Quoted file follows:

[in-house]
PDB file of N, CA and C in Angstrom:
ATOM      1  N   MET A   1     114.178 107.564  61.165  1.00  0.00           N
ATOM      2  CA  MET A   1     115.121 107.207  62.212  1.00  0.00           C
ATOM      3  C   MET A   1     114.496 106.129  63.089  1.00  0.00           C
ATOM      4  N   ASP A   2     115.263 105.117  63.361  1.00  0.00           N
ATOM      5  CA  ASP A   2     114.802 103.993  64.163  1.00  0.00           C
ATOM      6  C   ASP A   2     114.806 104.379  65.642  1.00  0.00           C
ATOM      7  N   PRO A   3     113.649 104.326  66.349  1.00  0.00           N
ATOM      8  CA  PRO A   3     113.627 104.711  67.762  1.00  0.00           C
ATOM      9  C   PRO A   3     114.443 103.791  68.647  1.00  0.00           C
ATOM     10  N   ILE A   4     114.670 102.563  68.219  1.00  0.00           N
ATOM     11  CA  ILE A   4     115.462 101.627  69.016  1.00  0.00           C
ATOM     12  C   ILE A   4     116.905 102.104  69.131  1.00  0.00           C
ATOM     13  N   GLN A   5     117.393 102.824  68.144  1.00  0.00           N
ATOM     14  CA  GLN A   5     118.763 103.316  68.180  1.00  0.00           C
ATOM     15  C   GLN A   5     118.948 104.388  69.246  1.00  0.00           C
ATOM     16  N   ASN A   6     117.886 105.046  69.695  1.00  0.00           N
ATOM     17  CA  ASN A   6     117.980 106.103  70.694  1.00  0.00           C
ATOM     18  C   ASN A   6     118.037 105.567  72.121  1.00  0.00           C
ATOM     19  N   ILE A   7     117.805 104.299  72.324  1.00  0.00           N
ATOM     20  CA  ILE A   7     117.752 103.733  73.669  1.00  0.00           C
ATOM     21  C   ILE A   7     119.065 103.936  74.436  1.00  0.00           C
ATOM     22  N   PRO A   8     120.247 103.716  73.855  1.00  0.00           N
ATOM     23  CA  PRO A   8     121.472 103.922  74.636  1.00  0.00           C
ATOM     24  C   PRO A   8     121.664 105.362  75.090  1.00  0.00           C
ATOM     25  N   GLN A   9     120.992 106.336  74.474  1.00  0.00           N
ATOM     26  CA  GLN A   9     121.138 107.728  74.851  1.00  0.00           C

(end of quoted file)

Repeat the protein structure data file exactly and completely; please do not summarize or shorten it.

[in-house]
PDB file of N, CA and C in Angstrom:
ATOM      1  N   MET A   1     114.178 107.564  61.165  1.00  0.00           N
ATOM      2  CA  MET A   1     115.121 107.207  62.212  1.00  0.00           C
ATOM      3  C   MET A   1     114.496 106.129  63.089  1.00  0.00           C
ATOM      4  N   ASP A   2     115.263 105.117  63.361  1.00  0.00           N
ATOM      5  CA  ASP A   2     114.802 103.993  64.163  1.00  0.00           C
ATOM      6  C   ASP A   2     114.806 104.379  65.642  1.00  0.00           C
ATOM      7  N   PRO A   3     113.649 104.326  66.349  1.00  0.00           N
ATOM      8  CA  PRO A   3     113.627 104.711  67.762  1.00  0.00           C
ATOM      9  C   PRO A   3     114.443 103.791  68.647  1.00  0.00           C
ATOM     10  N   ILE A   4     114.670 102.563  68.219  1.00  0.00           N
ATOM     11  CA  ILE A   4     115.462 101.627  69.016  1.00  0.00           C
ATOM     12  C   ILE A   4     116.905 102.104  69.131  1.00  0.00           C
ATOM     13  N   GLN A   5     117.393 102.824  68.144  1.00  0.00           N
ATOM     14  CA  GLN A   5     118.763 103.316  68.180  1.00  0.00           C
ATOM     15  C   GLN A   5     118.948 104.388  69.246  1.00  0.00           C
ATOM     16  N   ASN A   6     117.886 105.046  69.695  1.00  0.00           N
ATOM     17  CA  ASN A   6     117.980 106.103  70.694  1.00  0.00           C
ATOM     18  C   ASN A   6     118.037 105.567  72.121  1.00  0.00           C
ATOM     19  N   ILE A   7     117.805 104.299  72.324  1.00  0.00           N
ATOM     20  CA  ILE A   7     117.752 103.733  73.669  1.00  0.00           C
ATOM     21  C   ILE A   7     119.065 103.936  74.436  1.00  0.00           C
ATOM     22  N   PRO A   8     120.247 103.716  73.855  1.00  0.00           N
ATOM     23  CA  PRO A   8     121.472 103.922  74.636  1.00  0.00           C
ATOM     24  C   PRO A   8     121.664 105.362  75.090  1.00  0.00           C
ATOM     25  N   GLN A   9     120.992 106.336  74.474  1.00  0.00           N
ATOM     26  CA  GLN A   9     121.138 107.728  74.851  1.00  0.00           C